It is very significant that the top law schools rely heavily on limited term jobs like clerkships and jobs with experience limits like big law firm associate. Now that the Supreme Court has denied cert in the Villarreal v RJ Reynolds case, we can expect these experience limits as to hiring lawyers to proliferate not only in law firm jobs, but also for in house jobs. Now it is totally lawful at least under federal law to refuse to hire a lawyer with more than a given number of years of experience.

    The instability of jobs in the legal profession and now the legality of experience limits that keep lawyers over the age of 40 from being hired in new jobs spells trouble for the legal profession. Instability and omnipresent experience limits on open jobs is going to make law a less and less desirable career path.

    Once you lose a job as a lawyer and you are more than a few years out of law school, the deck is stacked against you, the more experienced you are. A lot of lawyers are losing jobs today.

    Everybody is going to start to discover the dirty little secret of law - that it is very hard to stay employed as a lawyer in full-time permanent work if you hare not in the government.

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  8. I'm thinking about an IT certificate from a community college... anybody done something similar? Thoughts?

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    1. Im an applicant to law school and I am actually going to start IT certificate this fall haha.

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  9. Meanwhile, law firms continue to merge to cope with reduced demand for legal services by corporations.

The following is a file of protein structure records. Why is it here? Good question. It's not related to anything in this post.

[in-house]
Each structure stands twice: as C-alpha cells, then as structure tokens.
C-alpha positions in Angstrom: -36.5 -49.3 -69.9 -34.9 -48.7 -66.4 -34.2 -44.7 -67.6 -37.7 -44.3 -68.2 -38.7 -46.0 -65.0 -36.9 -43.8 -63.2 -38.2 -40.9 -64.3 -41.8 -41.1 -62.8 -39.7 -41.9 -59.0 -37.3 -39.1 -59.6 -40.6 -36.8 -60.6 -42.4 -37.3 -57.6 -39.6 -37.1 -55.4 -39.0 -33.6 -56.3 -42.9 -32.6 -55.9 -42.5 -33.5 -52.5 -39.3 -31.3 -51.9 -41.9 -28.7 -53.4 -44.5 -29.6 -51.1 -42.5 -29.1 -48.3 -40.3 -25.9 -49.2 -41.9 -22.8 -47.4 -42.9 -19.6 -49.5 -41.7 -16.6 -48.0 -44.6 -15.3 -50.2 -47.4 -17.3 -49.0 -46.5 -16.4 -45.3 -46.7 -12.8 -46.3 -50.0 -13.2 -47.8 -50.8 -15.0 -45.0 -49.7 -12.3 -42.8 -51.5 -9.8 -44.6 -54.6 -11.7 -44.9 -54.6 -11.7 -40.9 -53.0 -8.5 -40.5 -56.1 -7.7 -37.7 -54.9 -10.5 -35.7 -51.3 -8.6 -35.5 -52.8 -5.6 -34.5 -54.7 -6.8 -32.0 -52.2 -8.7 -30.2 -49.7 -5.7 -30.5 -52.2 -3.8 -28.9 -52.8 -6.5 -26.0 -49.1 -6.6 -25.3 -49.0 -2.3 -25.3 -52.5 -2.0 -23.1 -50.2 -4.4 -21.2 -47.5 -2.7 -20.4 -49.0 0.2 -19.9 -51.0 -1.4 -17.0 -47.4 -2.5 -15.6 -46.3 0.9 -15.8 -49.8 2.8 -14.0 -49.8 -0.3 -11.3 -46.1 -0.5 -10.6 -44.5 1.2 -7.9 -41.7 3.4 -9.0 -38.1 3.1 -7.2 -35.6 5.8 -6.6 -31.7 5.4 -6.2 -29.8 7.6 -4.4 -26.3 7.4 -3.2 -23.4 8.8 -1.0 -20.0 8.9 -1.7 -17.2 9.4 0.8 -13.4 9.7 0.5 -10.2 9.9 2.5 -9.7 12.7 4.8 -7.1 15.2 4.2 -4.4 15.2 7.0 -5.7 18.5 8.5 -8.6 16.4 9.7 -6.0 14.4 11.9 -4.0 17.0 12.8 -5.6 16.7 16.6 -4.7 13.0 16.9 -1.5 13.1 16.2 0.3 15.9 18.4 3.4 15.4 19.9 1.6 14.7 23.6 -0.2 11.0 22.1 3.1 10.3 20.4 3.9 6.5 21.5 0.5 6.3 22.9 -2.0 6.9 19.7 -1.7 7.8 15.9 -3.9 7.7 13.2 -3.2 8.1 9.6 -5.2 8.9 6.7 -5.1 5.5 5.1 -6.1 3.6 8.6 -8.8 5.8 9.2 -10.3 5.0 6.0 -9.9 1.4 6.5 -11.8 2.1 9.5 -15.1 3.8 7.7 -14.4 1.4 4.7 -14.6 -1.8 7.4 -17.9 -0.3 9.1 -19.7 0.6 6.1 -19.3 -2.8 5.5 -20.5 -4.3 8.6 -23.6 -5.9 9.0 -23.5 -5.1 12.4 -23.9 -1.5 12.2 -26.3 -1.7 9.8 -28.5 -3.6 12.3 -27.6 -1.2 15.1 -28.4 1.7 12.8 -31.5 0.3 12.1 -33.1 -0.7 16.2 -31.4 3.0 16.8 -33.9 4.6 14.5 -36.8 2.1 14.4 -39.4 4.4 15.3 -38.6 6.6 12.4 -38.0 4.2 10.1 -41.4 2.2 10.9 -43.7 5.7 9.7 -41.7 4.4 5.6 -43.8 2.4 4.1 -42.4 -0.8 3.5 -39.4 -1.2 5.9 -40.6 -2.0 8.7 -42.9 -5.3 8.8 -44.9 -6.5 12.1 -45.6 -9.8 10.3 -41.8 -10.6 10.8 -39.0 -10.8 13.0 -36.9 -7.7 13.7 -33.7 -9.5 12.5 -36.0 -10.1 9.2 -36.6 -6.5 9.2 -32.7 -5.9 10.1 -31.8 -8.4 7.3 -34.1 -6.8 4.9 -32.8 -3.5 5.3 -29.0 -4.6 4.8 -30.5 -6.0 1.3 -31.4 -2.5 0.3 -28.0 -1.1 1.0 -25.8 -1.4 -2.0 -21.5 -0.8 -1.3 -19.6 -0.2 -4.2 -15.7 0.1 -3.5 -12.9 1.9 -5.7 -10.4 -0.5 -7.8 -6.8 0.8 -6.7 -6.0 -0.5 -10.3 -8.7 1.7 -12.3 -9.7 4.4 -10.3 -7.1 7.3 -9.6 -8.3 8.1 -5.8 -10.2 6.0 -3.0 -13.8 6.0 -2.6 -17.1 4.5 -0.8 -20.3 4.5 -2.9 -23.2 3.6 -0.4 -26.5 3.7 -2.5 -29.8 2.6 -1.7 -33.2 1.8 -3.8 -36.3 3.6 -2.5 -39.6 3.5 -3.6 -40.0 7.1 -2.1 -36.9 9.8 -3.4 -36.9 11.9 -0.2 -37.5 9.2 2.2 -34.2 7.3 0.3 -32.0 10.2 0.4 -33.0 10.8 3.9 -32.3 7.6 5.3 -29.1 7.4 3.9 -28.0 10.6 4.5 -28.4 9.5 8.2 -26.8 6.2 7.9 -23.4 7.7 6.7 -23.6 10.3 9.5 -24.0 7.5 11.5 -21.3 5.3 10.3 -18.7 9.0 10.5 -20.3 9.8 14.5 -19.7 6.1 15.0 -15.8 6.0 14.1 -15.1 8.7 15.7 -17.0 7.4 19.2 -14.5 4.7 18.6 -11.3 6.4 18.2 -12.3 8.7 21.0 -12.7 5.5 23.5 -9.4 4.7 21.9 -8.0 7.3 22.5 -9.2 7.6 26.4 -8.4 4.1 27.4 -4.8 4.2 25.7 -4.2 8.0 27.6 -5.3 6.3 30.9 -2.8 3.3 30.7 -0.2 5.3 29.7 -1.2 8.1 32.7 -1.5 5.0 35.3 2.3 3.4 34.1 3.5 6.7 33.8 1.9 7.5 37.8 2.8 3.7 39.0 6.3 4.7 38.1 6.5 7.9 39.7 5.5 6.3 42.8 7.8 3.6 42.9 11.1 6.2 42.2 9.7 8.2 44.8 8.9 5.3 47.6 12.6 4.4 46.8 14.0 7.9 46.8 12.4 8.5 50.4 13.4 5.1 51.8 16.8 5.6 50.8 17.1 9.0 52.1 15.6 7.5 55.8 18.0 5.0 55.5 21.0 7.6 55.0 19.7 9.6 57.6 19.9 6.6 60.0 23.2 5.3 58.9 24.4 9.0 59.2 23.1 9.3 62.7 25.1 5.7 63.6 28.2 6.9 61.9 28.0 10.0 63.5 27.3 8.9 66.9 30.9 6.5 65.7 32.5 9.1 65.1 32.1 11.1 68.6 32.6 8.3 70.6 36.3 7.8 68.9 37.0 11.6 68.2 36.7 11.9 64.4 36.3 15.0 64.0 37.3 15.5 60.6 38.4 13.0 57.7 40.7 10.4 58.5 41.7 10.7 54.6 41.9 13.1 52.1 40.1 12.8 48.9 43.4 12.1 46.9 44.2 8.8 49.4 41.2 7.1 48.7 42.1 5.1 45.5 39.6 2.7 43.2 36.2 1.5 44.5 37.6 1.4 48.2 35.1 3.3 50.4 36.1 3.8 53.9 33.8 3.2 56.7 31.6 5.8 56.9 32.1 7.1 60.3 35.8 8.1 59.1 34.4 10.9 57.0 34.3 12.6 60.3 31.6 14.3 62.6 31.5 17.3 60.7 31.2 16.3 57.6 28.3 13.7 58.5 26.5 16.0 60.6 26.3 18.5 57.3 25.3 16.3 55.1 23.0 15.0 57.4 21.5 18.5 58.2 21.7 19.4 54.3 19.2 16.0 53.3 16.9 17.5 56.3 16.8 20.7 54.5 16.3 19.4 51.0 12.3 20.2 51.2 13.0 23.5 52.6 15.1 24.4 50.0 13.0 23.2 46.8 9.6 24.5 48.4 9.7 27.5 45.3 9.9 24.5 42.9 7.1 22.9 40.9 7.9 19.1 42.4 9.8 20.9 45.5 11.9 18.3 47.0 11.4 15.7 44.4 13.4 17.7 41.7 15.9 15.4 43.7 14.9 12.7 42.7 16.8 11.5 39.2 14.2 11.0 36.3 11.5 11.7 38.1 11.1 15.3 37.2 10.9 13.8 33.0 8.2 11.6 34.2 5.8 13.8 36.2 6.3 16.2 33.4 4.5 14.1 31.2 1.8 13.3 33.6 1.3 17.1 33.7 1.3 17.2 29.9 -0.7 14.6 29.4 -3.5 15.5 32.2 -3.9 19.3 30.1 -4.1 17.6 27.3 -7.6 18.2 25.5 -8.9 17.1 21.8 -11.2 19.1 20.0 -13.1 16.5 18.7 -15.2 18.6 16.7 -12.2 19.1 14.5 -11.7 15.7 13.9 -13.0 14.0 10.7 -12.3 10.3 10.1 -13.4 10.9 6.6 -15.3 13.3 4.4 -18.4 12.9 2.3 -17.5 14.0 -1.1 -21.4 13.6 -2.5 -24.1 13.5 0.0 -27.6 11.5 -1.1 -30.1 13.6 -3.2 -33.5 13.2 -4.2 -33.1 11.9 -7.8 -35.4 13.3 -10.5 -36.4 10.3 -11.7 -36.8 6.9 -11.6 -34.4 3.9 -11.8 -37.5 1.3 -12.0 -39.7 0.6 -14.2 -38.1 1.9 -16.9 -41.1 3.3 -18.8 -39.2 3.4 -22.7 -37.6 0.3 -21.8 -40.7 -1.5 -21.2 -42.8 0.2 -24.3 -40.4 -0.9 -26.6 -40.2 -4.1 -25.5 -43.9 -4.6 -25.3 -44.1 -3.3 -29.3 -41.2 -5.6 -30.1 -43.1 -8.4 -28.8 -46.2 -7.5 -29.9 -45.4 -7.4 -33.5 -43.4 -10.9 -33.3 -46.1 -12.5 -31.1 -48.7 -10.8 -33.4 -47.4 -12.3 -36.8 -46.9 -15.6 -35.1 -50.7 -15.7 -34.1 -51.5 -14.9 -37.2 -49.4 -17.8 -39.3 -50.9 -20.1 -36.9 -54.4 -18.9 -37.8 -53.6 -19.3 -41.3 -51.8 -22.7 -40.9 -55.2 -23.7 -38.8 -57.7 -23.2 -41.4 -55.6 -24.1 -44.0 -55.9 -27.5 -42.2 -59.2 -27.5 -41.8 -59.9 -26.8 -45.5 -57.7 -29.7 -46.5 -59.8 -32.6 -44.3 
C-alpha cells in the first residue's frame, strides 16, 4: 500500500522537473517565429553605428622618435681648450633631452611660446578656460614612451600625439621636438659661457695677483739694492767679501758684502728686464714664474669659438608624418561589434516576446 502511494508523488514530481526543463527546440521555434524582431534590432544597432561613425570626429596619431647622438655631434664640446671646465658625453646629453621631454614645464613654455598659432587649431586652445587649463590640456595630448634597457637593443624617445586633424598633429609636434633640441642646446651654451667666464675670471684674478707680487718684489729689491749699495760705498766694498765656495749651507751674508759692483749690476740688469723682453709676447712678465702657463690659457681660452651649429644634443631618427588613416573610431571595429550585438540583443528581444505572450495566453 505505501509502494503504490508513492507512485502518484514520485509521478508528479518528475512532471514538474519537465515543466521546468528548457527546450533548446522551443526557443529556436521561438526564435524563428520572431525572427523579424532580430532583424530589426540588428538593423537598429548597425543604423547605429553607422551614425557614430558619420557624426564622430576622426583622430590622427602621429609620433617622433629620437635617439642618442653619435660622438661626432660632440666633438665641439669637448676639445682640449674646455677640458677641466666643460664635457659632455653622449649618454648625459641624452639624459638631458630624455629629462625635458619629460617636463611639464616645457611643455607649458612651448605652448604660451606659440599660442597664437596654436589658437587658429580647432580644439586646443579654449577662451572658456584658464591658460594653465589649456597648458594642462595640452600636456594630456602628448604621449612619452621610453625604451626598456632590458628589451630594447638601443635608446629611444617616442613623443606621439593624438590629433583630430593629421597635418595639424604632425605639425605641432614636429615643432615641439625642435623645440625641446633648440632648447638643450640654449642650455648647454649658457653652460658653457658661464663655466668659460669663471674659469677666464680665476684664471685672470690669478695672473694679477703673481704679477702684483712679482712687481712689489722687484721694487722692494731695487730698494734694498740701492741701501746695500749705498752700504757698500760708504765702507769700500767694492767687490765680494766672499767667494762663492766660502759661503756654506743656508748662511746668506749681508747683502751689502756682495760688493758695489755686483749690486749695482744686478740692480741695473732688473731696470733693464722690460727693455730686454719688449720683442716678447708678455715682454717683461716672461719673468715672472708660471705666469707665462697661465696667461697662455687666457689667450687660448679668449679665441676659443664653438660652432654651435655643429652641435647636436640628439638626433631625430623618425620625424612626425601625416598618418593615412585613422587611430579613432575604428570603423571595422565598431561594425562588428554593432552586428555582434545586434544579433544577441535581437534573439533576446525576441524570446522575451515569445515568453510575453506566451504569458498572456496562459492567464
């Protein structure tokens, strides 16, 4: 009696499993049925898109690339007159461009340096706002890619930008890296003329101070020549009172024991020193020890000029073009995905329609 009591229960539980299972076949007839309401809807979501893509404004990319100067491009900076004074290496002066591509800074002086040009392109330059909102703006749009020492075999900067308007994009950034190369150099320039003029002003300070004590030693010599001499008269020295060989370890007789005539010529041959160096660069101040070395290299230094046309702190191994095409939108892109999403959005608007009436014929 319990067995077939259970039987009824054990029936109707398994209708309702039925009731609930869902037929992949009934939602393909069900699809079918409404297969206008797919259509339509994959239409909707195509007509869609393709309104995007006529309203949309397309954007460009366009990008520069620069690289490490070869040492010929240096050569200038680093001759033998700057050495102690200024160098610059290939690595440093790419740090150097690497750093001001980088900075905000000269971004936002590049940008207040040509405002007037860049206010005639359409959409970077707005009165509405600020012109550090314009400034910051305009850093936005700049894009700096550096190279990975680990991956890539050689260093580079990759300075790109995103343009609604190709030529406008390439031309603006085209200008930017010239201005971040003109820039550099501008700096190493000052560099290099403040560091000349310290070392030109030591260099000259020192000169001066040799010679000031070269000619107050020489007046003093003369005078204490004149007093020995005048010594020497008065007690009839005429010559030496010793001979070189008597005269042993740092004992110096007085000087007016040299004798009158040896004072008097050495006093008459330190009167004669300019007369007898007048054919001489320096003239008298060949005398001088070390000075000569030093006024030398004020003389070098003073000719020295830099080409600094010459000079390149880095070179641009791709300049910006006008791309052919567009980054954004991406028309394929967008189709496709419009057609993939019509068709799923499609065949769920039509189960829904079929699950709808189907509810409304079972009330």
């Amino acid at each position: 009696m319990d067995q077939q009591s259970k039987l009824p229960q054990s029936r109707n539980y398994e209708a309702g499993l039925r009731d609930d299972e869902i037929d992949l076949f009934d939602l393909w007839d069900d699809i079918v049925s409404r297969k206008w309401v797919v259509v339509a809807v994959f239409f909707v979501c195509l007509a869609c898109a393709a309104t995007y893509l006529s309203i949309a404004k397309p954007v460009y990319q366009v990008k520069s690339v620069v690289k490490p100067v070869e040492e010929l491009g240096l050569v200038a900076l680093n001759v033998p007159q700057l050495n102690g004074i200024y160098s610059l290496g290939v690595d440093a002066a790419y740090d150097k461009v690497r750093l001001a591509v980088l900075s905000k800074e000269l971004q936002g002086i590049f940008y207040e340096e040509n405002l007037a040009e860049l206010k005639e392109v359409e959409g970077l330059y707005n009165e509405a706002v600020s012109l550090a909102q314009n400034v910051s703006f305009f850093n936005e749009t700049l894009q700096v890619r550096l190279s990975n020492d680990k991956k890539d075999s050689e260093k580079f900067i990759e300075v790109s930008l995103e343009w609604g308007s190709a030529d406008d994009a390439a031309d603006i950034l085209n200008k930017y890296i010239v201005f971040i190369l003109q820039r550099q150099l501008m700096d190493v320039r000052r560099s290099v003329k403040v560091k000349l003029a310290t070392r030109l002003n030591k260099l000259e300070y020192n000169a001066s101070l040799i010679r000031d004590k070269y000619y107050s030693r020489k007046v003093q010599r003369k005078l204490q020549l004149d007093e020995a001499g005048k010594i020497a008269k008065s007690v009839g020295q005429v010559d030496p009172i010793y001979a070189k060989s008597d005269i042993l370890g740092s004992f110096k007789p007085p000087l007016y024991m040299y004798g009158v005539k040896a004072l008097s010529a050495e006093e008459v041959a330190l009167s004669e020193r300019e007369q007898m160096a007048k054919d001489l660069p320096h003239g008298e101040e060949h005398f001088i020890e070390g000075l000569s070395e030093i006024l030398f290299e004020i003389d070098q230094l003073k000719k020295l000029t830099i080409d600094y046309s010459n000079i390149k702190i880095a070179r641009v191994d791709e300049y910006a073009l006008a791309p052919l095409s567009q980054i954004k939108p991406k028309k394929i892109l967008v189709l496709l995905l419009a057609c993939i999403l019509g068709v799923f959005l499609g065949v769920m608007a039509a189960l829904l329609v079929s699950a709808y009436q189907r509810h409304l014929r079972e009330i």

http://www.philly.com/philly/business/law-firm-mergers-are-on-a-record-pace-20170705.html

    In the link above:

    Among the mergers in the first half of this year was the acquisition by Center City’s Fox Rothschild LLP of Riddell Williams P.S., a 39-lawyer firm in Seattle, and the acquisition of a four-lawyer group in New York by Montgomery McCracken Walker & Rhoads LLP.

    Sounds like Fox Rothschild just acquirred 4 solo practitioners that banded together to save costs.

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  10. Out in the real world law firms continue to merge in the face of declining corporate demand for legal services.
    http://www.philly.com/philly/business/law-firm-mergers-are-on-a-record-pace-20170705.html
    An excerpt from the above link:
    Among the mergers in the first half of this year was the acquisition by Center City’s Fox Rothschild LLP of Riddell Williams P.S., a 39-lawyer firm in Seattle, and the acquisition of a four-lawyer group in New York by Montgomery McCracken Walker & Rhoads LLP.

    Sounds like Fox Rothschild just picked up four solos practitioner that banded together to save costs.